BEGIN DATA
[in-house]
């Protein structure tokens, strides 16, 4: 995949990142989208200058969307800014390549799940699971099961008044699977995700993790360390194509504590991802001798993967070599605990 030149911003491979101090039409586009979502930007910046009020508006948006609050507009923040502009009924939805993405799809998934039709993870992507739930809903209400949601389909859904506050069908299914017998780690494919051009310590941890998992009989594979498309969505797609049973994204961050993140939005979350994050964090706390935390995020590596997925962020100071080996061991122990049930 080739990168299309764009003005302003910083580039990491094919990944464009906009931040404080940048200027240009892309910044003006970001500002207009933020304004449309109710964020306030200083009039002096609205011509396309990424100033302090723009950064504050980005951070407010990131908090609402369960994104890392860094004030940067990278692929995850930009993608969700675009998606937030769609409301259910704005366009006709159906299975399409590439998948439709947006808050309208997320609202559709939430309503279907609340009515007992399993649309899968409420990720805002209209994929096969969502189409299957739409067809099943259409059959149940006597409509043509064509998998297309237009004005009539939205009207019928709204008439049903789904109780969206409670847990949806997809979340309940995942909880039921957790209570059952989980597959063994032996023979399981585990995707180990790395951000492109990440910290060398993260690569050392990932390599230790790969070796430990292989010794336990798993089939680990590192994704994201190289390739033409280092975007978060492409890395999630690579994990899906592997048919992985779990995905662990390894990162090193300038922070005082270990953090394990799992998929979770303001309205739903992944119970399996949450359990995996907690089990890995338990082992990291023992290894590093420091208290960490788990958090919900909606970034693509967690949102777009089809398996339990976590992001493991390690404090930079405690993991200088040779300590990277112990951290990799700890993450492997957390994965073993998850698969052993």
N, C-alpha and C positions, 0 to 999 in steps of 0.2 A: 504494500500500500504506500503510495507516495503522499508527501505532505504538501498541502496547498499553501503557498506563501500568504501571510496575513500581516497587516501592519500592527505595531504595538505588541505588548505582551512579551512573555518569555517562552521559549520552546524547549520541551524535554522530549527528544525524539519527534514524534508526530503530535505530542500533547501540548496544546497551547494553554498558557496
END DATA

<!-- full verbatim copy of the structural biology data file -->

[in-house]
């Protein structure tokens, strides 16, 4: 995949990142989208200058969307800014390549799940699971099961008044699977995700993790360390194509504590991802001798993967070599605990 030149911003491979101090039409586009979502930007910046009020508006948006609050507009923040502009009924939805993405799809998934039709993870992507739930809903209400949601389909859904506050069908299914017998780690494919051009310590941890998992009989594979498309969505797609049973994204961050993140939005979350994050964090706390935390995020590596997925962020100071080996061991122990049930 080739990168299309764009003005302003910083580039990491094919990944464009906009931040404080940048200027240009892309910044003006970001500002207009933020304004449309109710964020306030200083009039002096609205011509396309990424100033302090723009950064504050980005951070407010990131908090609402369960994104890392860094004030940067990278692929995850930009993608969700675009998606937030769609409301259910704005366009006709159906299975399409590439998948439709947006808050309208997320609202559709939430309503279907609340009515007992399993649309899968409420990720805002209209994929096969969502189409299957739409067809099943259409059959149940006597409509043509064509998998297309237009004005009539939205009207019928709204008439049903789904109780969206409670847990949806997809979340309940995942909880039921957790209570059952989980597959063994032996023979399981585990995707180990790395951000492109990440910290060398993260690569050392990932390599230790790969070796430990292989010794336990798993089939680990590192994704994201190289390739033409280092975007978060492409890395999630690579994990899906592997048919992985779990995905662990390894990162090193300038922070005082270990953090394990799992998929979770303001309205739903992944119970399996949450359990995996907690089990890995338990082992990291023992290894590093420091208290960490788990958090919900909606970034693509967690949102777009089809398996339990976590992001493991390690404090930079405690993991200088040779300590990277112990951290990799700890993450492997957390994965073993998850698969052993």
N, C-alpha and C positions, 0 to 999 in steps of 0.2 A: 504494500500500500504506500503510495507516495503522499508527501505532505504538501498541502496547498499553501503557498506563501500568504501571510496575513500581516497587516501592519500592527505595531504595538505588541505588548505582551512579551512573555518569555517562552521559549520552546524547549520541551524535554522530549527528544525524539519527534514524534508526530503530535505530542500533547501540548496544546497551547494553554498558557496